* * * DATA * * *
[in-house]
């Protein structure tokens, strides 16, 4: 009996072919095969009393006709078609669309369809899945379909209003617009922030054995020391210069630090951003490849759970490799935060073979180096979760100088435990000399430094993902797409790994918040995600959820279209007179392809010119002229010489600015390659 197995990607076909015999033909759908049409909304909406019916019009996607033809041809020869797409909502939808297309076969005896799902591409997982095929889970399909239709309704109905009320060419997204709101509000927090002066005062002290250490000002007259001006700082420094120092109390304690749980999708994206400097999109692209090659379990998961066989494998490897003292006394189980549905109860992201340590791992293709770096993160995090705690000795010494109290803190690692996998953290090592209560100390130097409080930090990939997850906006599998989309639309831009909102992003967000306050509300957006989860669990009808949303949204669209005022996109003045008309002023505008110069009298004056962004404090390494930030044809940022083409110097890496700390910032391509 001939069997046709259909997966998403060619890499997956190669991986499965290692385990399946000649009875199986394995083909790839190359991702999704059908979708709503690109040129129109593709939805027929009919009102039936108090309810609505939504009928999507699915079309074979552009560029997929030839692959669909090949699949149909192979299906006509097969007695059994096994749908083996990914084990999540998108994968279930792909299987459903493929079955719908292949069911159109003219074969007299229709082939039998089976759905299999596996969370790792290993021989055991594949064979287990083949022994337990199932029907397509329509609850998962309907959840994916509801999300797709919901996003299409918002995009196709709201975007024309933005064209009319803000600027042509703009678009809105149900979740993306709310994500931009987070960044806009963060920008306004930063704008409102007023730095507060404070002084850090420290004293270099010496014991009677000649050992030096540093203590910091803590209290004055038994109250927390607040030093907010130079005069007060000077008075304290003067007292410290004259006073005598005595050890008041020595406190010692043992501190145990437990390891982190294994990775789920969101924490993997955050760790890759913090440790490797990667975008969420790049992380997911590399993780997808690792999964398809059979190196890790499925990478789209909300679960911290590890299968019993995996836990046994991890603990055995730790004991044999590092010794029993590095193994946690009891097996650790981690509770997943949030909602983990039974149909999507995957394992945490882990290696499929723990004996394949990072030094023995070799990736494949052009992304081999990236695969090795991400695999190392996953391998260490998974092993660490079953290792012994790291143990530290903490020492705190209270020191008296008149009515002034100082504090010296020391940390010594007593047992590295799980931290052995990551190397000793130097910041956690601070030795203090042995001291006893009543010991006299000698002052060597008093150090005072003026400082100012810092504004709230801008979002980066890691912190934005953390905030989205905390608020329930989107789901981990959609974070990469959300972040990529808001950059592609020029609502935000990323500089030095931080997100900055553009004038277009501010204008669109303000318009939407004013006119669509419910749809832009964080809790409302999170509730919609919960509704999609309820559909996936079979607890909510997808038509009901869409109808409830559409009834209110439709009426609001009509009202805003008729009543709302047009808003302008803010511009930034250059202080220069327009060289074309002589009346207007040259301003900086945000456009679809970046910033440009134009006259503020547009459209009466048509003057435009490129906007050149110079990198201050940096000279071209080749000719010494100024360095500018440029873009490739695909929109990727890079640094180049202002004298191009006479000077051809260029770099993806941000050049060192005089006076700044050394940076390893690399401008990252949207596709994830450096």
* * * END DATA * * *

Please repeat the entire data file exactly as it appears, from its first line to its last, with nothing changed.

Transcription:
[in-house]
């Protein structure tokens, strides 16, 4: 009996072919095969009393006709078609669309369809899945379909209003617009922030054995020391210069630090951003490849759970490799935060073979180096979760100088435990000399430094993902797409790994918040995600959820279209007179392809010119002229010489600015390659 197995990607076909015999033909759908049409909304909406019916019009996607033809041809020869797409909502939808297309076969005896799902591409997982095929889970399909239709309704109905009320060419997204709101509000927090002066005062002290250490000002007259001006700082420094120092109390304690749980999708994206400097999109692209090659379990998961066989494998490897003292006394189980549905109860992201340590791992293709770096993160995090705690000795010494109290803190690692996998953290090592209560100390130097409080930090990939997850906006599998989309639309831009909102992003967000306050509300957006989860669990009808949303949204669209005022996109003045008309002023505008110069009298004056962004404090390494930030044809940022083409110097890496700390910032391509 001939069997046709259909997966998403060619890499997956190669991986499965290692385990399946000649009875199986394995083909790839190359991702999704059908979708709503690109040129129109593709939805027929009919009102039936108090309810609505939504009928999507699915079309074979552009560029997929030839692959669909090949699949149909192979299906006509097969007695059994096994749908083996990914084990999540998108994968279930792909299987459903493929079955719908292949069911159109003219074969007299229709082939039998089976759905299999596996969370790792290993021989055991594949064979287990083949022994337990199932029907397509329509609850998962309907959840994916509801999300797709919901996003299409918002995009196709709201975007024309933005064209009319803000600027042509703009678009809105149900979740993306709310994500931009987070960044806009963060920008306004930063704008409102007023730095507060404070002084850090420290004293270099010496014991009677000649050992030096540093203590910091803590209290004055038994109250927390607040030093907010130079005069007060000077008075304290003067007292410290004259006073005598005595050890008041020595406190010692043992501190145990437990390891982190294994990775789920969101924490993997955050760790890759913090440790490797990667975008969420790049992380997911590399993780997808690792999964398809059979190196890790499925990478789209909300679960911290590890299968019993995996836990046994991890603990055995730790004991044999590092010794029993590095193994946690009891097996650790981690509770997943949030909602983990039974149909999507995957394992945490882990290696499929723990004996394949990072030094023995070799990736494949052009992304081999990236695969090795991400695999190392996953391998260490998974092993660490079953290792012994790291143990530290903490020492705190209270020191008296008149009515002034100082504090010296020391940390010594007593047992590295799980931290052995990551190397000793130097910041956690601070030795203090042995001291006893009543010991006299000698002052060597008093150090005072003026400082100012810092504004709230801008979002980066890691912190934005953390905030989205905390608020329930989107789901981990959609974070990469959300972040990529808001950059592609020029609502935000990323500089030095931080997100900055553009004038277009501010204008669109303000318009939407004013006119669509419910749809832009964080809790409302999170509730919609919960509704999609309820559909996936079979607890909510997808038509009901869409109808409830559409009834209110439709009426609001009509009202805003008729009543709302047009808003302008803010511009930034250059202080220069327009060289074309002589009346207007040259301003900086945000456009679809970046910033440009134009006259503020547009459209009466048509003057435009490129906007050149110079990198201050940096000279071209080749000719010494100024360095500018440029873009490739695909929109990727890079640094180049202002004298191009006479000077051809260029770099993806941000050049060192005089006076700044050394940076390893690399401008990252949207596709994830450096």